Gas Law problems with stoichiometry

Consider the following reaction : $\ce{H2 + Cl2 -> 2HCl}$

A) If you have 15.00 liters of hydrogen reacting with 10.00 liters of chlorine at STP, how many liters of HCl would you produce?

B) What would be the limiting reagent?

C) How many moles of excess reagent would remain?

Molarity = moles/Liters to check for $\ce{H2}$: M = 2/15.00 = .13334 to check for $\ce{Cl2}$: M = (35.45 x 2)/10.00 = 7.09

But I do not think that is correct. can somebody show me the correct way to do it.

• Please see my comment on your other question. – jonsca Dec 3 '13 at 7:13

Avogadro's law says that $V/n = \text{constant}$ at constant temperature and pressure. That means your volumes can be used "as if" they were moles in the chemical reaction stoichiometry. So, if the mole ratio is 1:1 for H$_2$ and Cl$_2$ reacting, then the limiting reagent is obviously the smaller volume of 10.0 L for Cl$_2$.

For (b) you can easily calculate the volume of HCl since 1 mole of Cl$_2$ produces 2 moles of HCl. So, you get 20.0 L of HCl.

For (c) the excess reagent is the H$_2$. Since it reacts with 10.0 L of Cl$_2$ in a 1:1 mole ratio, then you have 15.0L - 10.0 L = 5.0 L of H$_2$ left over. Since this all ends up at STP, you can use the ideal gas law to calculate the moles of H$_2$ left over:

$n_{H_2} = \displaystyle \frac{p V}{R T} = \frac{(1 \text{atm})(5.0 \text{L})}{R \times 273.15 \text{K}} = 0.2230749373505515$ mol

Don't forget sig. figs., which in this case is determined by the 2 sig. figs. in the volume of 5.0 L, giving you

$n_{H_2} = 0.22$ mol

For Review check out: gas laws: http://www.grandinetti.org/Teaching/Chem122/Lectures/Gases

If you have a mac, check out PhySyCalc. It will automatically do all the unit conversions in your calculations.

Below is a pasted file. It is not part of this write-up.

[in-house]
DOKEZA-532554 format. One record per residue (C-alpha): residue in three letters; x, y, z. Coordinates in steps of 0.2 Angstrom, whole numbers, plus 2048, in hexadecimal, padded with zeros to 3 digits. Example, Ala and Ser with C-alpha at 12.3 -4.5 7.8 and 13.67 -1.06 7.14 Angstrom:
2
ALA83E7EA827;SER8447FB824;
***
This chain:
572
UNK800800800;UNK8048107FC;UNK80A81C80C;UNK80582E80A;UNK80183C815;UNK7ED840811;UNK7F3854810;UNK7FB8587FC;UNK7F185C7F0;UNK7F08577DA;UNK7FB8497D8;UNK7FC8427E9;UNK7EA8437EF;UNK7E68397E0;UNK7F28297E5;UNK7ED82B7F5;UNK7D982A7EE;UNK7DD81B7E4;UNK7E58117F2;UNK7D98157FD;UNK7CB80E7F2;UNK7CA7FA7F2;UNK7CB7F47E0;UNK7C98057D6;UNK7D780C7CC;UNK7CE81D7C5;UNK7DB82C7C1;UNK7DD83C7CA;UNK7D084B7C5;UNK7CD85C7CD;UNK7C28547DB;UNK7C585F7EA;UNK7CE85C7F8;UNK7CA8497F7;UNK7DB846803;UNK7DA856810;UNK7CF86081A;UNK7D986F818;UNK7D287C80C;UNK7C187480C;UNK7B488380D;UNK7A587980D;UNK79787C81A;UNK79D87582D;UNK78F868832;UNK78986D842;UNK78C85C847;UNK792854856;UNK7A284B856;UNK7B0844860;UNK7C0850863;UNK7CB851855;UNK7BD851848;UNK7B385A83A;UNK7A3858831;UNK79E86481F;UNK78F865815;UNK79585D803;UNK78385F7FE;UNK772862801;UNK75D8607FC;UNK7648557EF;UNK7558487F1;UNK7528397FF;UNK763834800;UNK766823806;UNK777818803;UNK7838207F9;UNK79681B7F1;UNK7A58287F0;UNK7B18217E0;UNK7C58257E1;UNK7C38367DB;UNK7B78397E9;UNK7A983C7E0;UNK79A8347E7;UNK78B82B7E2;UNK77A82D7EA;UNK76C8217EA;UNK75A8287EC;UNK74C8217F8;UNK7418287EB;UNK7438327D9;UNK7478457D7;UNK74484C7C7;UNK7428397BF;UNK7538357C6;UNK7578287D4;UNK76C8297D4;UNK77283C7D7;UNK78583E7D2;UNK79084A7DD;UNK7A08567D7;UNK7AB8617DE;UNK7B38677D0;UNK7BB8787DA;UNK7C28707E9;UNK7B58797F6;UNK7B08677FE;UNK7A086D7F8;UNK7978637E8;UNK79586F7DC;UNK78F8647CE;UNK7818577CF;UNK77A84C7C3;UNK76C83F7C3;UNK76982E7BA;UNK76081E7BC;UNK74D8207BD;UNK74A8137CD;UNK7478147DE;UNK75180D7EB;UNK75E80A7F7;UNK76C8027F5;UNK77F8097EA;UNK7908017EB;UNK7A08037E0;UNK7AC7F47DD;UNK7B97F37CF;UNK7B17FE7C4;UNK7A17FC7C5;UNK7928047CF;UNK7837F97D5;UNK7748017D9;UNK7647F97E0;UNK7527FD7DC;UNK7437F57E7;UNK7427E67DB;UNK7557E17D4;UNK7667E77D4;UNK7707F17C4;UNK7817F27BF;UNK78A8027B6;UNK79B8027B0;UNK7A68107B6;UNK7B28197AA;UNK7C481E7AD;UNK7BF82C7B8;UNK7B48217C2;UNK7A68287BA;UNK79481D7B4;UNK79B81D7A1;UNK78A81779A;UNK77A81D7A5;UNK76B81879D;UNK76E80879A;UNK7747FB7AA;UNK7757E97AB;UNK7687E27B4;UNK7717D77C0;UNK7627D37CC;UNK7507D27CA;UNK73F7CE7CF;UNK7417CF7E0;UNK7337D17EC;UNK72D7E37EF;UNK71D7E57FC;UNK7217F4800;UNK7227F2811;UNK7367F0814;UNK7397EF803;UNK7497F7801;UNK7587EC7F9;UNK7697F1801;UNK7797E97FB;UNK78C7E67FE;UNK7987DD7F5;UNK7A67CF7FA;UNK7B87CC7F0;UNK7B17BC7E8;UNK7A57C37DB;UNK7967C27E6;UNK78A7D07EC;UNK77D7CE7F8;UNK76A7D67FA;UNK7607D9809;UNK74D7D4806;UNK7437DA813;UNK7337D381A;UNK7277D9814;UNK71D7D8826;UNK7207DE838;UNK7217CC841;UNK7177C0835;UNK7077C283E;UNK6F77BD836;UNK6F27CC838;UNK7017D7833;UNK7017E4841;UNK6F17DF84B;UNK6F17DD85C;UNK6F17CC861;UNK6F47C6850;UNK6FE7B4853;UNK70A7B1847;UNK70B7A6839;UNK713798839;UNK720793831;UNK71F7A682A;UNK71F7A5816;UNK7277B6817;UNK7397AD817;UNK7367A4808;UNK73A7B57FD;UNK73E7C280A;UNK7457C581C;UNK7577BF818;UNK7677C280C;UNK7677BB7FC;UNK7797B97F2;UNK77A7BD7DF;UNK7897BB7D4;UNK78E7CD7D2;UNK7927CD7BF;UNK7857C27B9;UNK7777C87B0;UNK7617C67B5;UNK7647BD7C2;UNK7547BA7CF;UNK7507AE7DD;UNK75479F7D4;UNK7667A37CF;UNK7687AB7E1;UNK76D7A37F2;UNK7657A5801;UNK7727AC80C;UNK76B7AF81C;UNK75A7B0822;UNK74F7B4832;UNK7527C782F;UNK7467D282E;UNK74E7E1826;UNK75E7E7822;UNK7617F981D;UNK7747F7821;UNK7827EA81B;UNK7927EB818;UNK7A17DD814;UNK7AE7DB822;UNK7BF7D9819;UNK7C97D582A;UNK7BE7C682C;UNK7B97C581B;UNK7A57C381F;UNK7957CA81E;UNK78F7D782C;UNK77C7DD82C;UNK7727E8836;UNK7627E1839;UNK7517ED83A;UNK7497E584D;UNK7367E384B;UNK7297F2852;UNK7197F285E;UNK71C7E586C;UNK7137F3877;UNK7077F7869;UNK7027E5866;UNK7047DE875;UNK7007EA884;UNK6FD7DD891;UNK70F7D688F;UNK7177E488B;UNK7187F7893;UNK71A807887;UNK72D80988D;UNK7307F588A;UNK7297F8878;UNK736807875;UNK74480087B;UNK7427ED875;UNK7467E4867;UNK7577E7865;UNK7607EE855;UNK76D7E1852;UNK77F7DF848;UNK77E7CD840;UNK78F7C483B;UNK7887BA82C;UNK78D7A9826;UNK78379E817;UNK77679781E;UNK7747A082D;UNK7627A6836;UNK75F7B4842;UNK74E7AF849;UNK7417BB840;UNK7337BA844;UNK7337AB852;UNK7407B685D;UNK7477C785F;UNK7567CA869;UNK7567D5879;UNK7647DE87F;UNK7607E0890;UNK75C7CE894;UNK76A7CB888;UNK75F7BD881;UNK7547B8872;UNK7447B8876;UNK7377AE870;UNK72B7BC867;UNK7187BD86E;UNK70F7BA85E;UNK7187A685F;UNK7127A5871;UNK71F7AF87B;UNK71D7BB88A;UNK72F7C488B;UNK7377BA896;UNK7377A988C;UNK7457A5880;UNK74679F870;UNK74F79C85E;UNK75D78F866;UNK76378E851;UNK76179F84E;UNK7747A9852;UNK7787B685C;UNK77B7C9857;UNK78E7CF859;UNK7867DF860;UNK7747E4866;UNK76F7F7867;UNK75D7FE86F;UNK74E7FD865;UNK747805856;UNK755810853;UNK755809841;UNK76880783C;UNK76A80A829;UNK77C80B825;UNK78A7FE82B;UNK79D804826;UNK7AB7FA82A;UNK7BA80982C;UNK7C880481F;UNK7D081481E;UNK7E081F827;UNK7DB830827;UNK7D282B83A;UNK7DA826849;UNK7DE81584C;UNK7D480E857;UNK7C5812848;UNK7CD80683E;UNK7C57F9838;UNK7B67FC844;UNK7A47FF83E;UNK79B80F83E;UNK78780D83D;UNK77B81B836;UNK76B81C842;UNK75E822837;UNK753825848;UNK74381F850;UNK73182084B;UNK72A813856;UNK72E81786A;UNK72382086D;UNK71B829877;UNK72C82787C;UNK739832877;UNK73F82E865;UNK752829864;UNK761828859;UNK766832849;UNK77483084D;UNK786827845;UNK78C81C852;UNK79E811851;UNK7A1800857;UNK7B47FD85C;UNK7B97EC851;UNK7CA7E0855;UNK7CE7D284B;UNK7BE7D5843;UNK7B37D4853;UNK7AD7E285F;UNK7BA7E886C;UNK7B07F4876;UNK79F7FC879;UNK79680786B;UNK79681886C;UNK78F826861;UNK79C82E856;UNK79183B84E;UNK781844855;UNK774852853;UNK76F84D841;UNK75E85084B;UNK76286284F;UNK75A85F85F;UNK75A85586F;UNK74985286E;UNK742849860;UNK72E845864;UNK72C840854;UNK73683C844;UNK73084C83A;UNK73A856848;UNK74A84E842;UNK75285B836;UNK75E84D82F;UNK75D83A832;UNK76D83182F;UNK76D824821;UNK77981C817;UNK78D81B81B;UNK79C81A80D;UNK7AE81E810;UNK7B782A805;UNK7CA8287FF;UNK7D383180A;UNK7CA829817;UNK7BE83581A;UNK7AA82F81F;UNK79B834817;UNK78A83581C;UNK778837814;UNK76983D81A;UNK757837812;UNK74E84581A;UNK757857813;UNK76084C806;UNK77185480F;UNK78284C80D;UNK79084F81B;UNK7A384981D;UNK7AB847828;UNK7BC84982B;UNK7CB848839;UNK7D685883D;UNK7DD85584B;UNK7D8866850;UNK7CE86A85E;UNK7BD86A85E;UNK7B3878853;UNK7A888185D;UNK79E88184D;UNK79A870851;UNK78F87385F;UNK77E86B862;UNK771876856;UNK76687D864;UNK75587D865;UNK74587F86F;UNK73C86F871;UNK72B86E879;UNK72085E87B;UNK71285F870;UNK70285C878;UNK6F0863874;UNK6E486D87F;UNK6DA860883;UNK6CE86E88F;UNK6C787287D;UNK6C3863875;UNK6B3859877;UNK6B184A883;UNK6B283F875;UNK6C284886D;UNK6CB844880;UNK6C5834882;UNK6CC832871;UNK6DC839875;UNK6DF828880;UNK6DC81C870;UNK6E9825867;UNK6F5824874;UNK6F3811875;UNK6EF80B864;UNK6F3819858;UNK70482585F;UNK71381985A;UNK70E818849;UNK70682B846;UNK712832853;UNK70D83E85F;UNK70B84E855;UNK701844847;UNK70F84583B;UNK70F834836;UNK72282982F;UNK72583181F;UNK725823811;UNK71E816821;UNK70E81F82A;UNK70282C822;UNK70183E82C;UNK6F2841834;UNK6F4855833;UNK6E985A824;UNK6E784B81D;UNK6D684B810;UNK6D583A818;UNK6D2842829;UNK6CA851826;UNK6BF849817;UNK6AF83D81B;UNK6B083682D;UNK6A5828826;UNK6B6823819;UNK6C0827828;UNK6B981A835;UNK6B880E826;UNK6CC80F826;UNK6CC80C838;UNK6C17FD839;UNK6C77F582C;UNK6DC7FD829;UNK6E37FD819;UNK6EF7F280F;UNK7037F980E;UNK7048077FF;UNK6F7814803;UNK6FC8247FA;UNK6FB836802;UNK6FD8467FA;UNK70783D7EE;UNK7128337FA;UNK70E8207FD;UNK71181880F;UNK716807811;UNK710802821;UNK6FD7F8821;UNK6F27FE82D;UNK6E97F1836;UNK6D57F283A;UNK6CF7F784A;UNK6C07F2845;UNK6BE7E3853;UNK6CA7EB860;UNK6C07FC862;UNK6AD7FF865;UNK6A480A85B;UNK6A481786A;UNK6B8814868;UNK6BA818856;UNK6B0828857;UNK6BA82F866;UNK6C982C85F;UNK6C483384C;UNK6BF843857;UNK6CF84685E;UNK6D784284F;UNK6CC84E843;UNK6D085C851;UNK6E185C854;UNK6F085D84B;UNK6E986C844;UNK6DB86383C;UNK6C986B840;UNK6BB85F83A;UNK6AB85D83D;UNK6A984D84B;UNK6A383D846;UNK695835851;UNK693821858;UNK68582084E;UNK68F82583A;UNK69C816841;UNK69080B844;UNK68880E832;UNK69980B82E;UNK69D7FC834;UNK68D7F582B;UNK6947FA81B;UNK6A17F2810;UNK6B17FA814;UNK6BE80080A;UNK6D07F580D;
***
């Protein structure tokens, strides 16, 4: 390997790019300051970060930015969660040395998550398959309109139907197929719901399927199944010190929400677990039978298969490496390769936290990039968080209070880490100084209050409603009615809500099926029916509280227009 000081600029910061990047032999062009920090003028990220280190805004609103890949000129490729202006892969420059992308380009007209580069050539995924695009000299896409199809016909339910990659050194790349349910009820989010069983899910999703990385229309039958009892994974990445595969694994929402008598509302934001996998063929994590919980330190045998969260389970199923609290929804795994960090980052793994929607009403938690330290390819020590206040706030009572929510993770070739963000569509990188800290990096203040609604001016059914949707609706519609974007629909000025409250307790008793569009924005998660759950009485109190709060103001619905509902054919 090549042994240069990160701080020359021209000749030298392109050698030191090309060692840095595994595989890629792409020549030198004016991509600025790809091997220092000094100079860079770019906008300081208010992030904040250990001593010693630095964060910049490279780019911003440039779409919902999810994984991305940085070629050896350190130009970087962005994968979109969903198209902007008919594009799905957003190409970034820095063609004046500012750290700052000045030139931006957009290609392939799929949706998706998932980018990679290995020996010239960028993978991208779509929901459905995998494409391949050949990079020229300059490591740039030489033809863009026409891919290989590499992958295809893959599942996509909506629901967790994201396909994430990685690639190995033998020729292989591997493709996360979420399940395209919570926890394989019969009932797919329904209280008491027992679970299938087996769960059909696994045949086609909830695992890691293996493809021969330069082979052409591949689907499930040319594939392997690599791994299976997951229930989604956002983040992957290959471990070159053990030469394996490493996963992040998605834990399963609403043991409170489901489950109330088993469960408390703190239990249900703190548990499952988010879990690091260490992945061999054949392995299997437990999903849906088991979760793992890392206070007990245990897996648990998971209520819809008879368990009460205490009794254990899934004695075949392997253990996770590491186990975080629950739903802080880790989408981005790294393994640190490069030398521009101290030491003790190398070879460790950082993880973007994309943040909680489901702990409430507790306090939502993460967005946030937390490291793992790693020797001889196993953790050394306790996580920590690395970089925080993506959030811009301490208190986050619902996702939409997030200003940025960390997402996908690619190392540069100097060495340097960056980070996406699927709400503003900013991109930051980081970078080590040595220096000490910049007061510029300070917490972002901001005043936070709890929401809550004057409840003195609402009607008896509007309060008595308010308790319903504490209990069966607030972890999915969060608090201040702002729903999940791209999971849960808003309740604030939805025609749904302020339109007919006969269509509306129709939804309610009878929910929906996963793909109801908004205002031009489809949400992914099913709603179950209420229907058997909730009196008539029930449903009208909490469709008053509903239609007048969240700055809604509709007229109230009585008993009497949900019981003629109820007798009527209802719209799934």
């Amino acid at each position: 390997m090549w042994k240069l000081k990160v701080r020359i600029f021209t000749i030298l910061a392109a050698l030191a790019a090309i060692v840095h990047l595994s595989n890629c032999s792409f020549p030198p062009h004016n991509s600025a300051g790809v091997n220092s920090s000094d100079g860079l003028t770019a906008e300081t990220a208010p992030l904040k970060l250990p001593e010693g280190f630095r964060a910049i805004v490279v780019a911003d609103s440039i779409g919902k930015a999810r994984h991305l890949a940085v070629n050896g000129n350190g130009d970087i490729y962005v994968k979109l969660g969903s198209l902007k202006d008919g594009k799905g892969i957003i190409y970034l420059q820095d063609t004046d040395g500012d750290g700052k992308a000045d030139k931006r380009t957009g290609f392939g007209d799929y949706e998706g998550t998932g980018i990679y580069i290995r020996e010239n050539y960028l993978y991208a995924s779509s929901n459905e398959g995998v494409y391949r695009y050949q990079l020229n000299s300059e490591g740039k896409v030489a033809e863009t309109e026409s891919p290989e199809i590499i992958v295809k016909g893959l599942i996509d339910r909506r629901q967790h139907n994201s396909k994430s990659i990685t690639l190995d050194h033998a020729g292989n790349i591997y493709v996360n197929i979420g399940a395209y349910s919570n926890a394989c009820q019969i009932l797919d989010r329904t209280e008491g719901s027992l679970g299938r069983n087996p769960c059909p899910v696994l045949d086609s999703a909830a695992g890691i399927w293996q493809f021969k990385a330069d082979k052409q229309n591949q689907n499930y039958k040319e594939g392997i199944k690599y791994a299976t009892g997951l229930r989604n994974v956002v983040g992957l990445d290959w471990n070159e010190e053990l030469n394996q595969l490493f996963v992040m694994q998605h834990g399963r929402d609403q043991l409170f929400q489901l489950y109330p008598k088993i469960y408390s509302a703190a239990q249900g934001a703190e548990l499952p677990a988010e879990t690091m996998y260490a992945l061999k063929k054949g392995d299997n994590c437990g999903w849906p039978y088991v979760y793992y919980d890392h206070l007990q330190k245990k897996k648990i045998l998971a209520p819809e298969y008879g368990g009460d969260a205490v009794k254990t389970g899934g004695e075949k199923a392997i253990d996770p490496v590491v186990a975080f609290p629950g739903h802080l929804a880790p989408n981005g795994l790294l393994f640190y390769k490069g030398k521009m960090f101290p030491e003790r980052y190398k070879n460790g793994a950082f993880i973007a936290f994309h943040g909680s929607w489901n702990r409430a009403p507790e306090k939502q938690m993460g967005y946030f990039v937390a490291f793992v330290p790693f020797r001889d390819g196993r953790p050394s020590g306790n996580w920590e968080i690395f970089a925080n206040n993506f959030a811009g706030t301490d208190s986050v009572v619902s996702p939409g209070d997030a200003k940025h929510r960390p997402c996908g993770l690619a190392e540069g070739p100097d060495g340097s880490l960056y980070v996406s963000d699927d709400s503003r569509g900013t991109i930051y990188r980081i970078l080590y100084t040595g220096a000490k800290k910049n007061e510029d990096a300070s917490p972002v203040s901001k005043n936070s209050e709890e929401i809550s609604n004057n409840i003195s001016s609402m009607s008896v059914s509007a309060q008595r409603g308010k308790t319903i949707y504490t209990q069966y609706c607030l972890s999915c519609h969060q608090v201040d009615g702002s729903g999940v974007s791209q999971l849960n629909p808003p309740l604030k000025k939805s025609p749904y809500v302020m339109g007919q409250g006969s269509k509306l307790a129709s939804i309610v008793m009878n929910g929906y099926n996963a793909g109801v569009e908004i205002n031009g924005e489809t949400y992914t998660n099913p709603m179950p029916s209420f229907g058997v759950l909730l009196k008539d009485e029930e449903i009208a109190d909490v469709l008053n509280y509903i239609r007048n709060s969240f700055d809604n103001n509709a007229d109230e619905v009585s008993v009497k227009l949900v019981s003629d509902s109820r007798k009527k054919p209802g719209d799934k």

https://itunes.apple.com/us/app/physycalc/id644105995

You do not need the molar masses to do this question. The ideal gas law includes a relationship between volume $V$ and moles $n$ assuming pressure and temperature are constant (they are at STP).

$$PV=nRT$$ $$n=\dfrac{PV}{RT}$$

At STP, 1 mol of any gas occupies 22.4L. Using this knowledge, you can then convert each volume of gas to moles and then determine the limiting reactant using the 2:1 molar ratio of product to reactant.

As for part a, the amount of HCl produced would be dependent on the limiting reactant.

Part c could then be answered by subtracting the number of moles of limiting reactant from the excess reactant.

You only need to know that at STP $V_m=24.4\:\mathrm{L\:mol^{-1}}$, and that $n$ (number of moles of of a compound or molecule) is equal to $\frac{V_{gas}}{V_m}$.

Find limiting and excess reagents using stoichiometric ratios (in this case it is 1:1), therefore $\ce{H2}$ is limiting the limiting reagent. Use stoichiometry to find amount of $\ce{Cl2}$ reacted, and then subtract the initial number of moles from the final number of moles.